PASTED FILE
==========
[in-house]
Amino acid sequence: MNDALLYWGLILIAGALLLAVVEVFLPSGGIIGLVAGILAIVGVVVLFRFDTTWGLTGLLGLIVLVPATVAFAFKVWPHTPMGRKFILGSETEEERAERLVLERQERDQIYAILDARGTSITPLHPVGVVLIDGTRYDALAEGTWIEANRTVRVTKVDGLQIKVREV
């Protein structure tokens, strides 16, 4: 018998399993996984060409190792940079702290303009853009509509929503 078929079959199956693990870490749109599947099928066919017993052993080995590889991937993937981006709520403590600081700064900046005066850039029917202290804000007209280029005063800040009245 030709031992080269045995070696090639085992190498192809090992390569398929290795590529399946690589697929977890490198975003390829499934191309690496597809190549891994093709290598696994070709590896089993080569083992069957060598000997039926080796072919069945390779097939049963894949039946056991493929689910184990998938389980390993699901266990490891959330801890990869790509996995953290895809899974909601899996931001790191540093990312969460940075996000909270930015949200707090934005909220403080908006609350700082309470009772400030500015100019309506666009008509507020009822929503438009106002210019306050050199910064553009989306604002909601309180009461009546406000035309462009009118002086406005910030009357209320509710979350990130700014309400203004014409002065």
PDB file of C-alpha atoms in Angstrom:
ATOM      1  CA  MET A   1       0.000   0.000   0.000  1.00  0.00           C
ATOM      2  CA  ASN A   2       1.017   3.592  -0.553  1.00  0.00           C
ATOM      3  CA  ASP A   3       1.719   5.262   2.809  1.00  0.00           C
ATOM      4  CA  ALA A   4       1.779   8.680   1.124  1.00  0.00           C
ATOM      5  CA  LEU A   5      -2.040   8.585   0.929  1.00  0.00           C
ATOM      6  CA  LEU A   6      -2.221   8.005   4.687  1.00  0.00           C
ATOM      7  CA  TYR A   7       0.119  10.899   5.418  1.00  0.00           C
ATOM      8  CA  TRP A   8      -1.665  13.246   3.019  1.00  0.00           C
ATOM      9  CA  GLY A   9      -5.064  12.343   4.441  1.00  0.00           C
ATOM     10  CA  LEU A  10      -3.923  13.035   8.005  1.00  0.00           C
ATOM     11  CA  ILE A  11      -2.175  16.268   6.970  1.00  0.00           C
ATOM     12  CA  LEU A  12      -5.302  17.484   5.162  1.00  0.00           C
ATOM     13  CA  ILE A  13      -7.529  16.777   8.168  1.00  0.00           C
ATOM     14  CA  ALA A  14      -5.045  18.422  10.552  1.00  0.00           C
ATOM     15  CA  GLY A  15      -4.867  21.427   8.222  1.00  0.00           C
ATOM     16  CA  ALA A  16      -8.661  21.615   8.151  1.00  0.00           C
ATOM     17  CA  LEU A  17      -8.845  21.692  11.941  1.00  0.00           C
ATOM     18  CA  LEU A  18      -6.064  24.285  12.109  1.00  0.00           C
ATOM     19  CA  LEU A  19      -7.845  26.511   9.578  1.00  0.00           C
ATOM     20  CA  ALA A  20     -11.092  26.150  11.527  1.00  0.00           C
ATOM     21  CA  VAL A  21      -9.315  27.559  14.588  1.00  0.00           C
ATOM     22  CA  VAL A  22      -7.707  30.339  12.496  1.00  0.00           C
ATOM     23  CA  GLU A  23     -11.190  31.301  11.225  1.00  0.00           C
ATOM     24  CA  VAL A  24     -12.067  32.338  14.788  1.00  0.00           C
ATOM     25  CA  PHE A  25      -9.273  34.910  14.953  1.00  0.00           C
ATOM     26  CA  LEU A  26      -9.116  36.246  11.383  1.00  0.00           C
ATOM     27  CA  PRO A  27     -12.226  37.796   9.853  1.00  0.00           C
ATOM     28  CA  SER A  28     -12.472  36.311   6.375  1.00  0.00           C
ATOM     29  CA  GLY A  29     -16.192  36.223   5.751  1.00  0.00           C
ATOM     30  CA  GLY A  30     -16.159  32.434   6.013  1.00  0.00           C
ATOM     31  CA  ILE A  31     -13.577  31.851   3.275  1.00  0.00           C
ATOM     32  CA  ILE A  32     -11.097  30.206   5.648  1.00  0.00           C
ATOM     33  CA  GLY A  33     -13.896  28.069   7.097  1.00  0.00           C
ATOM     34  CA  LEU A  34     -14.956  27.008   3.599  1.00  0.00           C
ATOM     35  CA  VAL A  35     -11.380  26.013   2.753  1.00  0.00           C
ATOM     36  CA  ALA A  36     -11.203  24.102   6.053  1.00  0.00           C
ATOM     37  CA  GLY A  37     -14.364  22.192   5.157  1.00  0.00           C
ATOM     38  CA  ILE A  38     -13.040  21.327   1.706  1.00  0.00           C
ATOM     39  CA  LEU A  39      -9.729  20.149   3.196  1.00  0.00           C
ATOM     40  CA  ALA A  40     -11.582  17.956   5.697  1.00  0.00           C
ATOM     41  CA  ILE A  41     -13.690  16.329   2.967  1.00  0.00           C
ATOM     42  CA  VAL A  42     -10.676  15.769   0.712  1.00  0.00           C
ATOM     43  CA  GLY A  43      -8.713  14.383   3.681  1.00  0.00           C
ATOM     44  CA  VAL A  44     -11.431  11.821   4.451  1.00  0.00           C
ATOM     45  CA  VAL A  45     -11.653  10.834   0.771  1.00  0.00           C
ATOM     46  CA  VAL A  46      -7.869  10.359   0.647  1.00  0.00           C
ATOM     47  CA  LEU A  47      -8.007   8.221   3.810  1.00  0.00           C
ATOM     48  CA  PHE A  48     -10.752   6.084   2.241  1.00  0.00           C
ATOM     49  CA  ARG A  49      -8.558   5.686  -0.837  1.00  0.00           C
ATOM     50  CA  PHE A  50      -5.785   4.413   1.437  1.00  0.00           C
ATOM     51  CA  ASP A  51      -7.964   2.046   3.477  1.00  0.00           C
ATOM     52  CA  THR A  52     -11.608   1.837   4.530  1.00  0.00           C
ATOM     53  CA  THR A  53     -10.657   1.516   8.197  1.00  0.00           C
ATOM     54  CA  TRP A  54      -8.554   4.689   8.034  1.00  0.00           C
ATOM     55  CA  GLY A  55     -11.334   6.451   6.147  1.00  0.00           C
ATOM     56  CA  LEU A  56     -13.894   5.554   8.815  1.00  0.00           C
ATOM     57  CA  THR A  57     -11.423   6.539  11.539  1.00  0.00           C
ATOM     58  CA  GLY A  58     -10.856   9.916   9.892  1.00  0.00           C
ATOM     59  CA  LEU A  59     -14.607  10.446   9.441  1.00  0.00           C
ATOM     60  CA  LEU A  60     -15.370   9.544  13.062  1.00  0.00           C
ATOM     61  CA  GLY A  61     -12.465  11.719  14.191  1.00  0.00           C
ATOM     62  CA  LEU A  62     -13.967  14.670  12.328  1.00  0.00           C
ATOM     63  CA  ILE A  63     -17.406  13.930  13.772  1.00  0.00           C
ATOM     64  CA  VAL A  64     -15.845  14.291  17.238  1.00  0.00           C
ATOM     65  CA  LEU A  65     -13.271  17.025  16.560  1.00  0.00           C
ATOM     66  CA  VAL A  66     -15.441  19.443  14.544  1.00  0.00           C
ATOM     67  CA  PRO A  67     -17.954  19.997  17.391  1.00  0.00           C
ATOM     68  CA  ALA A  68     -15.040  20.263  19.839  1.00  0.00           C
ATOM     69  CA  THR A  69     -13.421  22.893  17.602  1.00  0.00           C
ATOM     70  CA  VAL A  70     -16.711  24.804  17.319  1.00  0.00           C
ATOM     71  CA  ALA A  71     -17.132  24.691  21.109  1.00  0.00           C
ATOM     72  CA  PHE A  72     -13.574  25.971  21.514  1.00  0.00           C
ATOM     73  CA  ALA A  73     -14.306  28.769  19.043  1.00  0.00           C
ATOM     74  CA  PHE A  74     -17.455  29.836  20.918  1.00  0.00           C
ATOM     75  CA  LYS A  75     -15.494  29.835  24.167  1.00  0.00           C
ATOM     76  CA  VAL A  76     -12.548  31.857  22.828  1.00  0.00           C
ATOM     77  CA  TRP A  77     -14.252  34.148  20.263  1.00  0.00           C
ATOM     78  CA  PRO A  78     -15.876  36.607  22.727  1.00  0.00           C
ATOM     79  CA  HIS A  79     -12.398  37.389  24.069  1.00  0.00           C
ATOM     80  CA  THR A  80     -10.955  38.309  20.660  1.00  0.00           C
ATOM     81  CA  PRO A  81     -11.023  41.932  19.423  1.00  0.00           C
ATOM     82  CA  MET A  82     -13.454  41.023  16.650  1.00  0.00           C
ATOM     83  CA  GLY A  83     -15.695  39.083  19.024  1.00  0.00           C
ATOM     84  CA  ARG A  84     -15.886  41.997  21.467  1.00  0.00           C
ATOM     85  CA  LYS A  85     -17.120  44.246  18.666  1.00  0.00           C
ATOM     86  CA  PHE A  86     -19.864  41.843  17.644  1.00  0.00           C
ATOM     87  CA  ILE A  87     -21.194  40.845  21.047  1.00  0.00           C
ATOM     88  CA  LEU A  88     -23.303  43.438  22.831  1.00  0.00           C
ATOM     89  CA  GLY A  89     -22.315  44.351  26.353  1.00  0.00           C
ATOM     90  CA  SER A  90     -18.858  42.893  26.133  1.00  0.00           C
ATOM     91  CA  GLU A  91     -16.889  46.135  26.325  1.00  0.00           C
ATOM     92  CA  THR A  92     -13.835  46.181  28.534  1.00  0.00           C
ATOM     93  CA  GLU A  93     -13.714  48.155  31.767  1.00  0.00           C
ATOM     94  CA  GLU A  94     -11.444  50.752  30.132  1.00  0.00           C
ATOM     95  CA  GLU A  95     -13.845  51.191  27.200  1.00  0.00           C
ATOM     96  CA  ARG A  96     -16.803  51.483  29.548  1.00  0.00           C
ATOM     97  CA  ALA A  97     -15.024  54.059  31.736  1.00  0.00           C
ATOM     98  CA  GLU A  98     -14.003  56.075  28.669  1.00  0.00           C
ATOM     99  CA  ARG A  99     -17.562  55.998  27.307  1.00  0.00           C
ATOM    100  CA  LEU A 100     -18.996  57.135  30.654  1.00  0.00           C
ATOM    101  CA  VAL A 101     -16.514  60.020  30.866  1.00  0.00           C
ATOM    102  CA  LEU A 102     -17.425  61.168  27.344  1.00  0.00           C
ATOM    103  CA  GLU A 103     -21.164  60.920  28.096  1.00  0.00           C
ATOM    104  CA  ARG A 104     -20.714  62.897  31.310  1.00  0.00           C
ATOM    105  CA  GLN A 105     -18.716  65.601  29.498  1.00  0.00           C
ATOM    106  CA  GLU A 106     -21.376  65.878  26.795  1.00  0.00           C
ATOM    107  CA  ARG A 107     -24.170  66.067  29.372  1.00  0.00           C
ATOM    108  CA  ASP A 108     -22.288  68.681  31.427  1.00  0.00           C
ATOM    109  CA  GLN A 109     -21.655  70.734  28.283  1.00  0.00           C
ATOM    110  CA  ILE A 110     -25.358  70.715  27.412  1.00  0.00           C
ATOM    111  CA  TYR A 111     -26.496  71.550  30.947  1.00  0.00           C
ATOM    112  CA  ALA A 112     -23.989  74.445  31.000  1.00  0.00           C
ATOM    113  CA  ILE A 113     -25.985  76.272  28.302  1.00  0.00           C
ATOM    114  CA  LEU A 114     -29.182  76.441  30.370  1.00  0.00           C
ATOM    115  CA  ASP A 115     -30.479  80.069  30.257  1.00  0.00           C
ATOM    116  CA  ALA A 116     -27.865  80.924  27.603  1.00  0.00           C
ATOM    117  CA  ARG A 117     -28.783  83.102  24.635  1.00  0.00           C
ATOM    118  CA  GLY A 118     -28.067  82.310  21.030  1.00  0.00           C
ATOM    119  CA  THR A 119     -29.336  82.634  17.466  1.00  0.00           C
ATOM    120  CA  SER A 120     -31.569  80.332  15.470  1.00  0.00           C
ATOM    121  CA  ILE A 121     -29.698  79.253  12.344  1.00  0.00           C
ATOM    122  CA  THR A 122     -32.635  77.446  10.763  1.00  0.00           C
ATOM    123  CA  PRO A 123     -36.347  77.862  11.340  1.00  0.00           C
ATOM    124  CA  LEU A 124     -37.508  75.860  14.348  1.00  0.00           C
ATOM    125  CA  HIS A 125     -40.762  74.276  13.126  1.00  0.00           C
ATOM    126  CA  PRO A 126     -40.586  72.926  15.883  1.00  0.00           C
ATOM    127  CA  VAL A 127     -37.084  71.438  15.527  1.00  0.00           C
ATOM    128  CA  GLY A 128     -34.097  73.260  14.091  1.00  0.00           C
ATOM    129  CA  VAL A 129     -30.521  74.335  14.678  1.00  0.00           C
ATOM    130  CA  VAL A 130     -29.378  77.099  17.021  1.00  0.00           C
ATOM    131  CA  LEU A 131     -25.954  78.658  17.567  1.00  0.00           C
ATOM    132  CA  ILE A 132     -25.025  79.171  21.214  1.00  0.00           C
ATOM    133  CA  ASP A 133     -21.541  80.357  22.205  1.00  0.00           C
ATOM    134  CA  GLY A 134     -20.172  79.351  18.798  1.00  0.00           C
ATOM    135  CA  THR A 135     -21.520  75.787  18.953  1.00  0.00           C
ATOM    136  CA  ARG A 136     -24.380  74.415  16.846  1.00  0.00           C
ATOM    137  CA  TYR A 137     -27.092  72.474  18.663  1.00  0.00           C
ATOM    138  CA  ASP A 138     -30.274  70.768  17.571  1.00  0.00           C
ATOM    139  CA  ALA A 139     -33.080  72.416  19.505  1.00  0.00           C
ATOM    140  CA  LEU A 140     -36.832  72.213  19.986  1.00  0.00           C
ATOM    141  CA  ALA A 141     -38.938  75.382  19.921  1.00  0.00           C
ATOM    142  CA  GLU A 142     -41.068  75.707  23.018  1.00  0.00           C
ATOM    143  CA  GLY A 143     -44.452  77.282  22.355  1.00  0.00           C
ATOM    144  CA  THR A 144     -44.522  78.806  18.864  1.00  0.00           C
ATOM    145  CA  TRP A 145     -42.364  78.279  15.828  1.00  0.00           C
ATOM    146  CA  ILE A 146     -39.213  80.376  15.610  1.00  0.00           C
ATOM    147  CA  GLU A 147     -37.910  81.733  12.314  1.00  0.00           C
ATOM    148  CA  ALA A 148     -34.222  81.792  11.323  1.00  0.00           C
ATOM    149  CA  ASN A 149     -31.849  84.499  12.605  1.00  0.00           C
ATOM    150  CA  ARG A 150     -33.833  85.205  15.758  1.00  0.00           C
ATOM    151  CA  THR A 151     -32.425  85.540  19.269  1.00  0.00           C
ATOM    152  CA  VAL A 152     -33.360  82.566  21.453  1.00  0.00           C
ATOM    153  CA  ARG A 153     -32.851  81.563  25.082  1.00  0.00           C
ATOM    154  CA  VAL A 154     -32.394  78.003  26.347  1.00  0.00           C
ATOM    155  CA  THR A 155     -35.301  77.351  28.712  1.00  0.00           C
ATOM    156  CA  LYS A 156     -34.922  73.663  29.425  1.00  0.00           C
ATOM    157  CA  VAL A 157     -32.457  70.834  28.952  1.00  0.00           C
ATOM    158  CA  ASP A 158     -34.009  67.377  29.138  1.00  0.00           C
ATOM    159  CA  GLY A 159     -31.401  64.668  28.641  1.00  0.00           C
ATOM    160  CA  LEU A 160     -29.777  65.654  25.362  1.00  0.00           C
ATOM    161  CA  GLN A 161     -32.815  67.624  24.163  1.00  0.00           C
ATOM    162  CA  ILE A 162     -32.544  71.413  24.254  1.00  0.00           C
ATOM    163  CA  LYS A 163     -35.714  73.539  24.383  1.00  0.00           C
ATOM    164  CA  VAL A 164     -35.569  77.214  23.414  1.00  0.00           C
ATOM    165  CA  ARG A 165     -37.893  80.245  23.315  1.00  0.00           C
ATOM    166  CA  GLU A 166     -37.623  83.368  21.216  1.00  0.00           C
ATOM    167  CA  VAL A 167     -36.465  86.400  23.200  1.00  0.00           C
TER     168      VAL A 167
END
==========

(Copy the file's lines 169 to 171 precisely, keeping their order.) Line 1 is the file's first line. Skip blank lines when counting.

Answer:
ATOM    165  CA  ARG A 165     -37.893  80.245  23.315  1.00  0.00           C
ATOM    166  CA  GLU A 166     -37.623  83.368  21.216  1.00  0.00           C
ATOM    167  CA  VAL A 167     -36.465  86.400  23.200  1.00  0.00           C